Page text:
affordable education is a civil right. The purpose of
this march is to make that more evident to the public."

For years the UFW was headquartered at the Forty Acres
outside of town, before it moved its offices into the
mountains above Bakersfield, just a few miles from
Tehachapi prison. The union still keeps its original
hall on Garces Highway, but just a couple of miles away
are the two new prisons, built in the 1990s.

Every day in Delano 3,176 people go to work in the
prisons. Almost as many of the town's families now
depend on prison jobs as those supported by year-round
field labor. Thousands of former farm workers now guard
other Latinos and blacks - inmates just as poor, but
mostly from the urban centers of Los Angeles or San
Jose rather than the rural communities of the Central

Delano's population is 49,359. The two prisons hold
more than 10,000 people. A third, smaller prison run by
the city, the Delano Community Correctional Facility,
contracts with the state to house an additional 600
inmates. Almost none can vote, so they're no threat to
the political establishment that profits from their
presence. But they do count when it's time to calculate
Delano's population, and therefore its share of state
revenue. At the same time, although hundreds of
prisoners may come from Compton, for instance, one of
California's poorest cities in heavily black and Latino
south central Los Angeles, Compton can't claim them as
residents in calculating its piece of the state pie.

Prison-building places poor communities in competition
with each other, and Delano gains an advantage from
housing Compton's lost souls. But it's competition over
a pie that's shrinking quickly.

The Kern Valley State Prison and North Kern State
Prison have a combined annual budget of $294 million.
By comparison, the town's 2010 General Fund was a tenth
of that, and the budget of its public schools a
twentieth. Delano's median family income is just over
$29,000, with almost 30% of its residents living below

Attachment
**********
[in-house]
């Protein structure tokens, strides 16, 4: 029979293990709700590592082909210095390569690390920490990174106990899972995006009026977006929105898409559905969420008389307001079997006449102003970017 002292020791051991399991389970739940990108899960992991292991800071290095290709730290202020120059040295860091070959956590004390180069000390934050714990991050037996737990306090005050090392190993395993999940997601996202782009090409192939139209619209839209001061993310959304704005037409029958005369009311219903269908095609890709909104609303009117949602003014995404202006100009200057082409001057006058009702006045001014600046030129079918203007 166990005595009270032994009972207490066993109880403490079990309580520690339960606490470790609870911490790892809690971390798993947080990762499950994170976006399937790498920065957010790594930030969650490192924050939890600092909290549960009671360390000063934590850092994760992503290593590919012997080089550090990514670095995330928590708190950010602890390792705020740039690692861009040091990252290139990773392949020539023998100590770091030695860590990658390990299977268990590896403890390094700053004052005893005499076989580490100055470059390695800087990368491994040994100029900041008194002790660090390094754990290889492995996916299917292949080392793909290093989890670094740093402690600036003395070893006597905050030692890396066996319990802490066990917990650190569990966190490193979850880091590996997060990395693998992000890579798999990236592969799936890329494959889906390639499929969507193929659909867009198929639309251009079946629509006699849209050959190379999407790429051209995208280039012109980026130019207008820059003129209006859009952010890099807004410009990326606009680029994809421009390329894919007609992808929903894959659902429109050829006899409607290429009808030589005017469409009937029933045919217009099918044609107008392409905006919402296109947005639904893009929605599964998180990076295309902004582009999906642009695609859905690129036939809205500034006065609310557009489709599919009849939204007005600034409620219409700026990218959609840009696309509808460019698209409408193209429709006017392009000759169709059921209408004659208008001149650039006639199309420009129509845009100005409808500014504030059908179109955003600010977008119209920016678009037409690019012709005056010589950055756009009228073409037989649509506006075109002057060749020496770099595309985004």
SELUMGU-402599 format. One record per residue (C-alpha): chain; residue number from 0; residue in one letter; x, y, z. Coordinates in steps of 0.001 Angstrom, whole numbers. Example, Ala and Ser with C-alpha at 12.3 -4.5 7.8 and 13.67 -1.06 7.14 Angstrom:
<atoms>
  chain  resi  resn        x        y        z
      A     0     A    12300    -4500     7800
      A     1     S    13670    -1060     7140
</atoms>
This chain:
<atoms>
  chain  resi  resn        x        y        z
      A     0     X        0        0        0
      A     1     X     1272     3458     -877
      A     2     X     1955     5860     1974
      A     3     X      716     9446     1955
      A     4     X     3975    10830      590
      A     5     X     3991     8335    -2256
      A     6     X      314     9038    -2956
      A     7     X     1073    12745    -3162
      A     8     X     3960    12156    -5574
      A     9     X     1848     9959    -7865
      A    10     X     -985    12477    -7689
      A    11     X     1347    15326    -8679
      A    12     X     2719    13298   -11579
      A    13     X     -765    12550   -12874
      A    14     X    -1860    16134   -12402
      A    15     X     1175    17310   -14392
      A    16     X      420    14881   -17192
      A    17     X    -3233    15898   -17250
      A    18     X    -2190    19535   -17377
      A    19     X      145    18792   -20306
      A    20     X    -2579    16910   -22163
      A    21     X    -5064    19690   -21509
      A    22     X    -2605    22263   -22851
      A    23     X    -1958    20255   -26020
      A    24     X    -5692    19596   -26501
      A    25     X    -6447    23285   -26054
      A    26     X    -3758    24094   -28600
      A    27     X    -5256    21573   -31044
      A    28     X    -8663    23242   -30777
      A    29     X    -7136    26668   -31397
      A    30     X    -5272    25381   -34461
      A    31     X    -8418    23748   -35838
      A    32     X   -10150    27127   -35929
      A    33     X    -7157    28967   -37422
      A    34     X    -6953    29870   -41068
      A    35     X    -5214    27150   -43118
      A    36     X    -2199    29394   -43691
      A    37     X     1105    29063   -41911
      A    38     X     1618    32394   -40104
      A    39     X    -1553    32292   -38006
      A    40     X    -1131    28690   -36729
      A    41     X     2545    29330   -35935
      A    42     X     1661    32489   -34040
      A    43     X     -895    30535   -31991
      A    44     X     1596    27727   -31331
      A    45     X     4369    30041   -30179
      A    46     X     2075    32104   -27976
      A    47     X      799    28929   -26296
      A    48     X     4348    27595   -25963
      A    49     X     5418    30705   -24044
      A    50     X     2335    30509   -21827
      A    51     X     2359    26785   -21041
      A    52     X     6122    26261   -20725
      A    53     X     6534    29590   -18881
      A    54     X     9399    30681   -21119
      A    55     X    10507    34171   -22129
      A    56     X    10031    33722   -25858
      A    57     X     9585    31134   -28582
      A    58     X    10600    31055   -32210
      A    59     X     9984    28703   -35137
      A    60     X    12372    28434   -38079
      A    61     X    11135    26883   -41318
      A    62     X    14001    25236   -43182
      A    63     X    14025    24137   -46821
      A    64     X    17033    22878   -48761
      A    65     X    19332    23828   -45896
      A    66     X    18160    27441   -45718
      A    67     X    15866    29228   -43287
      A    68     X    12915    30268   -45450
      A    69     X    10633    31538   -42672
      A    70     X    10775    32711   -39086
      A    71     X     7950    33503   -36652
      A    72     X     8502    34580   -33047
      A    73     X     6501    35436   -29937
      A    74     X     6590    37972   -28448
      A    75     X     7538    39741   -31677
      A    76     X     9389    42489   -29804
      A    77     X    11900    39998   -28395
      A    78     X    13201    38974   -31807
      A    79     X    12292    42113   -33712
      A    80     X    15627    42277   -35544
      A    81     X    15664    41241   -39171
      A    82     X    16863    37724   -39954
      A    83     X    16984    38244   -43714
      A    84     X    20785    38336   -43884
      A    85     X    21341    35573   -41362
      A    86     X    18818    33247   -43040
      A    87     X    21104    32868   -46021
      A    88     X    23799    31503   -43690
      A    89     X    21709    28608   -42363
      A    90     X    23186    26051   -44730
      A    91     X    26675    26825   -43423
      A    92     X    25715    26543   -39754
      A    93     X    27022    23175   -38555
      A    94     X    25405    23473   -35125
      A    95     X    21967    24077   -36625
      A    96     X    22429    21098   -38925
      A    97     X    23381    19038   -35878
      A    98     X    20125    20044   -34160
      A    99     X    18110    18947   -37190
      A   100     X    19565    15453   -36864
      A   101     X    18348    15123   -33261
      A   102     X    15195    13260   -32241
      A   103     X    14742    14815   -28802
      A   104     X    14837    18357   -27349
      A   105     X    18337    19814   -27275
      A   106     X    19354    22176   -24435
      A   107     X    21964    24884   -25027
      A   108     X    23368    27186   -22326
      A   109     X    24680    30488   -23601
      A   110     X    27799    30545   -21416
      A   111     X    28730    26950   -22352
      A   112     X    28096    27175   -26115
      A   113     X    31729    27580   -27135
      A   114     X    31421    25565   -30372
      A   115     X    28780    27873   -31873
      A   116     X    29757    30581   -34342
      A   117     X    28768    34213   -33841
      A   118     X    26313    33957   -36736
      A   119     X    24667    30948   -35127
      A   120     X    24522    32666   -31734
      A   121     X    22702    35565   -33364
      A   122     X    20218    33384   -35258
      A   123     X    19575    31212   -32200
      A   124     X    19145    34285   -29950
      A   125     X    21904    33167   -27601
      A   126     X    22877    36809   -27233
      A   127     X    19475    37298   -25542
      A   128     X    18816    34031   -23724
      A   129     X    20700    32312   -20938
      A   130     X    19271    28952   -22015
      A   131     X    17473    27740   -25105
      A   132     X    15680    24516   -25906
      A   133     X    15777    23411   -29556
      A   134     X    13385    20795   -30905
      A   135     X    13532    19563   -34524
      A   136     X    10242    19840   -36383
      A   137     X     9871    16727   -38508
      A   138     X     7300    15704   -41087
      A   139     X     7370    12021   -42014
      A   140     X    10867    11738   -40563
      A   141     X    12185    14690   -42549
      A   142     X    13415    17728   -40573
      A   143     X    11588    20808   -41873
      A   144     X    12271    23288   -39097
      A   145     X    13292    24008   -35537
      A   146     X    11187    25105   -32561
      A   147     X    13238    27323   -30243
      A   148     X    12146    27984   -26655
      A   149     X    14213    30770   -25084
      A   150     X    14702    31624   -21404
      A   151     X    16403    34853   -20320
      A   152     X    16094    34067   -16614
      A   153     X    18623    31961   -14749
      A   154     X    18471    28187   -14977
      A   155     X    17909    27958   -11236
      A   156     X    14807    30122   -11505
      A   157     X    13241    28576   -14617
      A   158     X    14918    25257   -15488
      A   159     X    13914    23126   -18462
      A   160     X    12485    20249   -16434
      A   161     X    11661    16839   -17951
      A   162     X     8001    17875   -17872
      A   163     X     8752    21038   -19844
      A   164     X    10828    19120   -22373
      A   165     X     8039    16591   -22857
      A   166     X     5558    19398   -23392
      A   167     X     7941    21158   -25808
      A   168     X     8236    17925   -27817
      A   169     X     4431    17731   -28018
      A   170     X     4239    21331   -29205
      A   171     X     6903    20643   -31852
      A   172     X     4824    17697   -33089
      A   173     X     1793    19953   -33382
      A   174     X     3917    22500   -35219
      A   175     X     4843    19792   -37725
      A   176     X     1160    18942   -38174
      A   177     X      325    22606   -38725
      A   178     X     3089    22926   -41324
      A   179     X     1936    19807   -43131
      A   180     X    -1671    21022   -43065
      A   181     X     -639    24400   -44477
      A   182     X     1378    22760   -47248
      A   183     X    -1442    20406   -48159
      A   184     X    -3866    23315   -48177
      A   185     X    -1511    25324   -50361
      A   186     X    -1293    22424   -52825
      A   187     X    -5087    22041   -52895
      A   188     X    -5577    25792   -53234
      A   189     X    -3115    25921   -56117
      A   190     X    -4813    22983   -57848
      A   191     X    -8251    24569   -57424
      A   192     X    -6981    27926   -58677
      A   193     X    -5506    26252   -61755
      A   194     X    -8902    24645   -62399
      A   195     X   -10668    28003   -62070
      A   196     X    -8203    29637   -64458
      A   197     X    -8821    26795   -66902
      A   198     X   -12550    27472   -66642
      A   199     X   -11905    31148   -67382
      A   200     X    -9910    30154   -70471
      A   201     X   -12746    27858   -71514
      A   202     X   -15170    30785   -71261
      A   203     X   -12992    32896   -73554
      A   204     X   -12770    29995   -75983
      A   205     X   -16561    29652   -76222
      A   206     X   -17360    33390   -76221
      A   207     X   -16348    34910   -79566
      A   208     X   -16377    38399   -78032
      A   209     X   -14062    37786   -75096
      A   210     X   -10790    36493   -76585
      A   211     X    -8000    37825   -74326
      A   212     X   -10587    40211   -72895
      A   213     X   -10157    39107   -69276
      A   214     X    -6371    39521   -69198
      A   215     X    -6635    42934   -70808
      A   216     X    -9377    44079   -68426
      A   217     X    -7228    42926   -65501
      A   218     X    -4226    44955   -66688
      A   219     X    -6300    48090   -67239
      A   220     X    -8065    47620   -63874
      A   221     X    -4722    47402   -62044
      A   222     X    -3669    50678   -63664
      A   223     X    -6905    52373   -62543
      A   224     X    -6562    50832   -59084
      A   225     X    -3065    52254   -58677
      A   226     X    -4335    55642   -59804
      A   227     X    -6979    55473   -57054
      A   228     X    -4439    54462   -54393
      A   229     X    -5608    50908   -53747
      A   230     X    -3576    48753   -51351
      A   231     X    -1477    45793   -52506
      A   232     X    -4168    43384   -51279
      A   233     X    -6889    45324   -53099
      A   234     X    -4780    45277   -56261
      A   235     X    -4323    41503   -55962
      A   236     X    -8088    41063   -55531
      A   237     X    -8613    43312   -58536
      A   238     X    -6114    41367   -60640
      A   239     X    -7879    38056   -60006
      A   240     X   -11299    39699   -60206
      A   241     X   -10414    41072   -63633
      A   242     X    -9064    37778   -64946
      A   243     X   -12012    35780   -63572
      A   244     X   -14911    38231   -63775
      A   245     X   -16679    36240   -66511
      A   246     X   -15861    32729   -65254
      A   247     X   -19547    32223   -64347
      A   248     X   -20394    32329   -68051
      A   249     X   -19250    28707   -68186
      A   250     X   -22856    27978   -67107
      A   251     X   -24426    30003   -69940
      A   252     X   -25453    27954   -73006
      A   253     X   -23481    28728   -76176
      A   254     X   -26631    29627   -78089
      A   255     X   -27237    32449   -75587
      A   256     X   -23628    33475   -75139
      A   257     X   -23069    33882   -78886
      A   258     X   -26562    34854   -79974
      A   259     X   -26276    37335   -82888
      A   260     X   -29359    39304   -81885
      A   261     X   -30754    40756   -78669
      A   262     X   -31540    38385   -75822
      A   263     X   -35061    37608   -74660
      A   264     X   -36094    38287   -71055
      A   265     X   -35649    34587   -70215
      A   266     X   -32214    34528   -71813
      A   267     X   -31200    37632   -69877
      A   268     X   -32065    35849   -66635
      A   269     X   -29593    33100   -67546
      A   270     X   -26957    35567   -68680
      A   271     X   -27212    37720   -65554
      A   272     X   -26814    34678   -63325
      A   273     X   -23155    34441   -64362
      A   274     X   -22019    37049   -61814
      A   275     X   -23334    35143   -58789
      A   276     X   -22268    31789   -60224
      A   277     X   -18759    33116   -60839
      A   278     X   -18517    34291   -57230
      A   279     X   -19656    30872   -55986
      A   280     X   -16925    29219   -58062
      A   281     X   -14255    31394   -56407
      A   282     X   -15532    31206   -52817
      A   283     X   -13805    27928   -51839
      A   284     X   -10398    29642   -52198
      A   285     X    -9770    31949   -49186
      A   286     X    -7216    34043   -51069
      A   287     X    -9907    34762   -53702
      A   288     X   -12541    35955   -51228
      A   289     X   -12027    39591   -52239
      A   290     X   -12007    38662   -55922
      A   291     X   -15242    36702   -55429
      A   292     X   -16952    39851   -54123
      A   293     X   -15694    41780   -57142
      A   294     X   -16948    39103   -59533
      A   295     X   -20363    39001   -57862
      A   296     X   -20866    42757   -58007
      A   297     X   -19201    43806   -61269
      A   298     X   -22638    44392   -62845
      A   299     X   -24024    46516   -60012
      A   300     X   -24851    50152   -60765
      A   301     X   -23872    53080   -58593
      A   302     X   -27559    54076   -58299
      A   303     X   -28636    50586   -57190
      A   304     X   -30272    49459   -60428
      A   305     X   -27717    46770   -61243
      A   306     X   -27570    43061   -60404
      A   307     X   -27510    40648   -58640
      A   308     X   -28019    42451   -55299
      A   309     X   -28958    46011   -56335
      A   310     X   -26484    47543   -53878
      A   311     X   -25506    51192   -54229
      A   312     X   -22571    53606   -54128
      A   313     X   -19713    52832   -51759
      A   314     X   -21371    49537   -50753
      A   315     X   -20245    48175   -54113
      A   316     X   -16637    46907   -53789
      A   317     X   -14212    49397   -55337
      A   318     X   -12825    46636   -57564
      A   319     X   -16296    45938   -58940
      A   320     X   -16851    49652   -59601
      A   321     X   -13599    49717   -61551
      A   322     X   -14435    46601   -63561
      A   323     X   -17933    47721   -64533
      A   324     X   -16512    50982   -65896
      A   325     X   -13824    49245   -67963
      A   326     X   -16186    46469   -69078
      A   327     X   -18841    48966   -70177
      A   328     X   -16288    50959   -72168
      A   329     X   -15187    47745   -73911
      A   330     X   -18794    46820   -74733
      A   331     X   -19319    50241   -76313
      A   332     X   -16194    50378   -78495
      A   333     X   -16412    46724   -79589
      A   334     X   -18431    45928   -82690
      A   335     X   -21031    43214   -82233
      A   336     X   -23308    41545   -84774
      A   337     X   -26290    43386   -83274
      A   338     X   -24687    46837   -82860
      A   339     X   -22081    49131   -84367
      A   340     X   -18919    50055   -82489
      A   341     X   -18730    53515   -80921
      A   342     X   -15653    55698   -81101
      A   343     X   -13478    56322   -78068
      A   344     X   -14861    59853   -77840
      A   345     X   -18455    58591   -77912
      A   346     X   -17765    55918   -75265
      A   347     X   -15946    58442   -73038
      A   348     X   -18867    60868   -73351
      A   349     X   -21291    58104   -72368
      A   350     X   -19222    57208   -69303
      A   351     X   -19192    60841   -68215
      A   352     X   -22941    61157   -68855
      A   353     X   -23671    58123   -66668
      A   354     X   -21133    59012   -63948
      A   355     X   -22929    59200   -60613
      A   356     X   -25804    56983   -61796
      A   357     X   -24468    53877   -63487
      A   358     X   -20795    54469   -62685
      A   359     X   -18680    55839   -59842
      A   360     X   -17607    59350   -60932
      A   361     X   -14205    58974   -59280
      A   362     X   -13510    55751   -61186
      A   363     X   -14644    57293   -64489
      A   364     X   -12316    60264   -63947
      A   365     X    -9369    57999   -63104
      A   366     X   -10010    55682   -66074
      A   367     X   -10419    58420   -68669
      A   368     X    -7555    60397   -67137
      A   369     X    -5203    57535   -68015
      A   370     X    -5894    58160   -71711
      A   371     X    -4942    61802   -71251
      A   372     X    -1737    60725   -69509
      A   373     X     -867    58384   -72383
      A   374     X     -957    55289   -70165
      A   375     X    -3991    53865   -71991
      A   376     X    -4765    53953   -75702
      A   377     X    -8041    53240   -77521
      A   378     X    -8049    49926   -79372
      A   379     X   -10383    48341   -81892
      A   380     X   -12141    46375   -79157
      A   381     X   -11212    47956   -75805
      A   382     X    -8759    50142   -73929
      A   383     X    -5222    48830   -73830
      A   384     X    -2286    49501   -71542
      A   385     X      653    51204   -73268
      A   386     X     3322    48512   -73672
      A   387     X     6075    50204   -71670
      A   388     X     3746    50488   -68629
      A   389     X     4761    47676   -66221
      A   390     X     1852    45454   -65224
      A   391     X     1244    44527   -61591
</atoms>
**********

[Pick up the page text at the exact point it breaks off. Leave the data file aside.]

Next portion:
the poverty line.

Wasco State Prison is just up the highway,
incarcerating 5,989 people, and employing 1,688, at an
annual cost of $201 million. Wasco's population is
25,665. Across the wide valley to the west are two more
prisons. Avenal State Prison holds 6,577 people, with a
staff of 1,517 and an annual budget of $144 million. To
the north, Pleasant Valley State Prison houses 5,188
inmates and 1,388 guards, spending $195 million every
year. These are even smaller towns. In the 2000 census
Avenal boasted a population of 15,689, but had counted
the 7,062 inmates at that time as residents. The census
count in Coalinga, home of the Pleasant Valley prison,
was 11,668.

In nearby McFarland, marcher Jenn Laskin, a
continuation schoolteacher from Watsonville, talked to
a fellow teacher about to lose her job. "She worked
three jobs to put herself through school," Laskin
reported. "She's in her second year, which means that
on the first day of next year she'd have had tenure and
couldn't have been laid off. So she's being laid off
this year instead. Her family's lived in McFarland for
five generations - her father's been a custodian for
the district there for 23 years. Without a job there
won't be anything to keep her in the community where
she grew up. The closest place to look for work is
Bakersfield, where they just issued 200 pink slips, and
many highly qualified teachers are fighting for the
same job."

That McFarland teacher is the victim of cuts in the
state's education budget. Another $18 billion will be
sliced from it this year. California is one of only